The SCOPE Drifters are an important tool for measuring the movement of surface currents, but they only tell part of the story. In recognizing this aspect, EPA-approved biodegradable Rhodamine dye was deployed inside and outside of the surfzone. This pink dye was tracked with small vessels, swimmers, and portable dye sensor systems. But the best way to see the path of the dye/current is from the sky!
We are using 2 unmanned aerial vehicles (aka drones) equipped with a GoPro camera to monitor drifters and dye. The vehicles are programmed for GPS waypoint flights and altitude hold. They use a Transmitter/Receiver set with telemetry (giving live updates on GPS, Altitude, Battery voltage, motor temp status, etc.) and a gyro stabilized camera platform (compensating the motion of the vehicle).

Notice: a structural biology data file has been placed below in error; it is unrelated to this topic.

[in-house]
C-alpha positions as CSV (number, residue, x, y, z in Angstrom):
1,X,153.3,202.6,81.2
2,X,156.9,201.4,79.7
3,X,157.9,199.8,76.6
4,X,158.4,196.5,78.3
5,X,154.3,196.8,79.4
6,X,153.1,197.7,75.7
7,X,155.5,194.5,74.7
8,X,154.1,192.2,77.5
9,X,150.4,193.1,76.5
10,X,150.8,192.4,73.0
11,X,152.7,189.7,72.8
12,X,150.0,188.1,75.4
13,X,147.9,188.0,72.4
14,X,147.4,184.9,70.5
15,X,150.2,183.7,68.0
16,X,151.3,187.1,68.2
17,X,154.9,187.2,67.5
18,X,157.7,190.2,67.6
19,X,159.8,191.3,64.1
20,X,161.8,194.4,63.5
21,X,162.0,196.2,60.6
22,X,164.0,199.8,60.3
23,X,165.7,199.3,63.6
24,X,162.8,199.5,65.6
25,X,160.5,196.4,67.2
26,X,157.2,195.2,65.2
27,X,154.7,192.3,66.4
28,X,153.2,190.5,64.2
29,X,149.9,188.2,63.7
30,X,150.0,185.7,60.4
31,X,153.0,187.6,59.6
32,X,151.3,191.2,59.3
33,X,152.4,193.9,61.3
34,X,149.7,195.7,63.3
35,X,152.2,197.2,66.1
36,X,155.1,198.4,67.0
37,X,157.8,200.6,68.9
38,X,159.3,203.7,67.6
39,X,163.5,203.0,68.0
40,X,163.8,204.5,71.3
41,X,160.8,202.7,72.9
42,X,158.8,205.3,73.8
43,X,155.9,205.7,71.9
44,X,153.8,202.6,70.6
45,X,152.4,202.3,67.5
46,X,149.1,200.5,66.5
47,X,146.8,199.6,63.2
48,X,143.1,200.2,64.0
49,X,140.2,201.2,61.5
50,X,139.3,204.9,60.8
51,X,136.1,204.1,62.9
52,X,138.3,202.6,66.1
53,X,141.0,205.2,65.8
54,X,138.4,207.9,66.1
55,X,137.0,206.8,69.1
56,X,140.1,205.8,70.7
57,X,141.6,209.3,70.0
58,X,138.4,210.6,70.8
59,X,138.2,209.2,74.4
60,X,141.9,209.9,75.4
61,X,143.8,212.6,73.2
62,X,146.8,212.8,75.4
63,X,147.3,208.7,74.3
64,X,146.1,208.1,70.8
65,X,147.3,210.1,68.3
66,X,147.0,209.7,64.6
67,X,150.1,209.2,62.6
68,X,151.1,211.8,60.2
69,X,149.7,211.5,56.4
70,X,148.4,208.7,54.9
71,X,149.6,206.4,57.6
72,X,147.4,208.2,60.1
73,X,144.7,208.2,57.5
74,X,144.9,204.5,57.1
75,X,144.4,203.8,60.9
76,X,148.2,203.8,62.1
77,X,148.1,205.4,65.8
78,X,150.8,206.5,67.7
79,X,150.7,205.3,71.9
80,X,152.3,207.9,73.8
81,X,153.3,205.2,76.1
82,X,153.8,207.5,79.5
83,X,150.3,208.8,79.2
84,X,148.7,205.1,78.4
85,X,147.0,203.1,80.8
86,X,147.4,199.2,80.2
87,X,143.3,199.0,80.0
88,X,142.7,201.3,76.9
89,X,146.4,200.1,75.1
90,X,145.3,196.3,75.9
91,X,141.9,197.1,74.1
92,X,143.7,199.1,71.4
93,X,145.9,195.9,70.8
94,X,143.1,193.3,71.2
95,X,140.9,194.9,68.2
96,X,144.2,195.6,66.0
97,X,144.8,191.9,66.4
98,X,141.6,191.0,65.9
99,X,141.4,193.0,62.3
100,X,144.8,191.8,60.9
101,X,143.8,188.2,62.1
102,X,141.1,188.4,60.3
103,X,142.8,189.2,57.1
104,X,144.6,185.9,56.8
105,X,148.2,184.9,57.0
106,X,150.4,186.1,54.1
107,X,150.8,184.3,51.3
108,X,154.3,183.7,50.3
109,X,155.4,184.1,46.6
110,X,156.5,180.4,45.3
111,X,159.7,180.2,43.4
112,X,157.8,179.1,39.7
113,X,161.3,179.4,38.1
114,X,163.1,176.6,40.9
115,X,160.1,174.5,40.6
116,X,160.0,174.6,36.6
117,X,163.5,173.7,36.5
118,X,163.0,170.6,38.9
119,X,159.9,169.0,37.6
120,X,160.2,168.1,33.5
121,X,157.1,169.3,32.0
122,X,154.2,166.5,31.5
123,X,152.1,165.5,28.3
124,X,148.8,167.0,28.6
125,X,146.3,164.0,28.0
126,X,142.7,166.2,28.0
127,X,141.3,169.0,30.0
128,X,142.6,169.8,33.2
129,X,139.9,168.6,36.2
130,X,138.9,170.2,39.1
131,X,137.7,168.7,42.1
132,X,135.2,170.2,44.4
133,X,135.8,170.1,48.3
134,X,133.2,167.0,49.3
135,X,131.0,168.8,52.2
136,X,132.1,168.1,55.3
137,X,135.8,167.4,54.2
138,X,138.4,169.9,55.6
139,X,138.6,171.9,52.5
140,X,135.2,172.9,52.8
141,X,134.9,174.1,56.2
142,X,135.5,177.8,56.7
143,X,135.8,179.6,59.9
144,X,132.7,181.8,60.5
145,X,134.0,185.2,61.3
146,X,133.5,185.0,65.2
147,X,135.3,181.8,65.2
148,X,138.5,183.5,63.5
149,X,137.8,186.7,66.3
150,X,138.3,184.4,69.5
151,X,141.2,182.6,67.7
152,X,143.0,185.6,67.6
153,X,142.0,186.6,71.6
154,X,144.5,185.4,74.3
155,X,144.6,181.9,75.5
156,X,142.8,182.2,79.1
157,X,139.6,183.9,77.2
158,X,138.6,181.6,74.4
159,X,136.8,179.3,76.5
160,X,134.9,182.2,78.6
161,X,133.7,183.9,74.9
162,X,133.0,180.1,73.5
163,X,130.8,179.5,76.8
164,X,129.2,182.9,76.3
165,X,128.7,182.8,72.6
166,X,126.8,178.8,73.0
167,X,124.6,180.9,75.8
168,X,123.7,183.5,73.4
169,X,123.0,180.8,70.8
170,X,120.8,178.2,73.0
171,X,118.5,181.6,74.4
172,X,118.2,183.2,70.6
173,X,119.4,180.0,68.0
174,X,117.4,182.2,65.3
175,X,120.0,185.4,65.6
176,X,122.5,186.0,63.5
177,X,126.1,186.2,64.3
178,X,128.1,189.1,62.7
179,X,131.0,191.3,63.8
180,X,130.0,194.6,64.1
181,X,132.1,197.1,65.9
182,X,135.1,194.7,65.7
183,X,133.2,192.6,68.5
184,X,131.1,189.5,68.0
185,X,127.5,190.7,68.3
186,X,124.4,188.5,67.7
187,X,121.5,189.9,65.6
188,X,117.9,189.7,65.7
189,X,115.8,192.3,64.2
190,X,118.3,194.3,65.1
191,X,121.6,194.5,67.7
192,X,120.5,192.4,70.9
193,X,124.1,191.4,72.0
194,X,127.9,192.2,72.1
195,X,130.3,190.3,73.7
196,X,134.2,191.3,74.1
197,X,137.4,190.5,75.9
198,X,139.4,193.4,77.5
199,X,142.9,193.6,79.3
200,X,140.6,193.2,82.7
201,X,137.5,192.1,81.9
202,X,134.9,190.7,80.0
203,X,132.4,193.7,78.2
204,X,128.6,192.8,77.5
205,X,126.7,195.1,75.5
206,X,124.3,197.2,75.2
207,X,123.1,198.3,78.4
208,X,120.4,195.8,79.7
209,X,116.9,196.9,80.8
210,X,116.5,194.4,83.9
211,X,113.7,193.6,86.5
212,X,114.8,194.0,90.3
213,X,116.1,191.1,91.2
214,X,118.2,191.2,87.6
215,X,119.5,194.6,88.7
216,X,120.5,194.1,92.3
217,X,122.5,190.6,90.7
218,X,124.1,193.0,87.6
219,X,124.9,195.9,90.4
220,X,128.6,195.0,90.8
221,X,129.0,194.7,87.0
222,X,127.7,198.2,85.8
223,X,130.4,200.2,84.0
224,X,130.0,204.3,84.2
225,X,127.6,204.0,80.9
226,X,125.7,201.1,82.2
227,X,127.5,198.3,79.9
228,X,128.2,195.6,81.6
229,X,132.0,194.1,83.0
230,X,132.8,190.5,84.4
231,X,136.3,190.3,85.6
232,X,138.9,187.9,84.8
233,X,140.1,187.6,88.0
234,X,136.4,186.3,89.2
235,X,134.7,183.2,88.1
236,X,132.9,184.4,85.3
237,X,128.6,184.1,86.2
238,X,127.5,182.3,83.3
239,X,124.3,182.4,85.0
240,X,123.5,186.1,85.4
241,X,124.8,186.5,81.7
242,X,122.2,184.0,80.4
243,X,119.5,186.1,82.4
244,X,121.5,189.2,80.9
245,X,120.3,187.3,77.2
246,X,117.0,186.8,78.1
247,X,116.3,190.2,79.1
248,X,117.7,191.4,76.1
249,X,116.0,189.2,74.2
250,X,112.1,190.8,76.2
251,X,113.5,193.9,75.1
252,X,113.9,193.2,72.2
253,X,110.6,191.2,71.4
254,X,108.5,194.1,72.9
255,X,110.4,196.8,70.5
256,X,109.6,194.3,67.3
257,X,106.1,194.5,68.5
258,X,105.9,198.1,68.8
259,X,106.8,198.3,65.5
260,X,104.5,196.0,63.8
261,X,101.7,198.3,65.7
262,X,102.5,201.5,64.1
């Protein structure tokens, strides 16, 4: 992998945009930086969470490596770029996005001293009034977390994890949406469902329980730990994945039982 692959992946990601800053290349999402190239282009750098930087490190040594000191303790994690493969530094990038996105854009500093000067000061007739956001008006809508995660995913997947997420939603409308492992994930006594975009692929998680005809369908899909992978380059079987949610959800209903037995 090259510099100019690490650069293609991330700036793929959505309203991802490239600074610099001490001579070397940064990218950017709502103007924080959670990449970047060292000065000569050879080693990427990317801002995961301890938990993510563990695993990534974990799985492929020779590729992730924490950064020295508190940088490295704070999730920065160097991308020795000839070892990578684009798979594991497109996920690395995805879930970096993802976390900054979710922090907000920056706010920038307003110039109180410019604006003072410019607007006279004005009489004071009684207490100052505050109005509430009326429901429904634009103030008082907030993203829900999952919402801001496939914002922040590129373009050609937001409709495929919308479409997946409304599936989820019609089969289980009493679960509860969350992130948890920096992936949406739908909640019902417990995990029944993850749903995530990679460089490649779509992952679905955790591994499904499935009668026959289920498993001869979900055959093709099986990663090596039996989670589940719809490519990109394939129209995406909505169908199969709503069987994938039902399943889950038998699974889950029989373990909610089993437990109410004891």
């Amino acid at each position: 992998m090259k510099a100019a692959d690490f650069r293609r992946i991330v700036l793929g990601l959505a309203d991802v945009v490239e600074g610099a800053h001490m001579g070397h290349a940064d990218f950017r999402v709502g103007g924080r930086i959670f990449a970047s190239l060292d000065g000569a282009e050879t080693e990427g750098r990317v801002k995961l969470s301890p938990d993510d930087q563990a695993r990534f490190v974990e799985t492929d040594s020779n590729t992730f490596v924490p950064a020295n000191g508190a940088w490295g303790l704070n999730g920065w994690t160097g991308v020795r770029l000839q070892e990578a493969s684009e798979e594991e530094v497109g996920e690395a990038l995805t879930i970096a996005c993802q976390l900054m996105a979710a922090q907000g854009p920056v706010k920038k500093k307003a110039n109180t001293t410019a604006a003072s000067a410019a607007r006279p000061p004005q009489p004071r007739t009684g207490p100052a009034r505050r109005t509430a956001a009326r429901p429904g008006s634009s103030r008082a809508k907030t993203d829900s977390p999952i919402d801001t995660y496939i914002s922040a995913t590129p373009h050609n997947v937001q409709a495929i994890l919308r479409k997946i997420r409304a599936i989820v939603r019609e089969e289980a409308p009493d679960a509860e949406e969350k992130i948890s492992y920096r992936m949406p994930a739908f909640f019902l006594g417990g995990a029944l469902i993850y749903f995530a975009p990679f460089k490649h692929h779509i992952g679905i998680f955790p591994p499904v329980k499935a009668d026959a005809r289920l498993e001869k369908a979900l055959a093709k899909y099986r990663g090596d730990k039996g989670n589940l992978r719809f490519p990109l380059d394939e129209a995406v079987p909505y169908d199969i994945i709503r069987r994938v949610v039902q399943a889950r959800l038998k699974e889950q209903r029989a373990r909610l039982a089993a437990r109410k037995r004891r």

In addition, we are also using a kite/balloon platform equipped with a GoPro camera. This can be used from a jetski or small boat or from land.
And finally, we are using a helicopter to collect video of dye dispersion and help in deploying or retrieving drifters.
Aerial image of rip current circulation curling back, visualized by dye release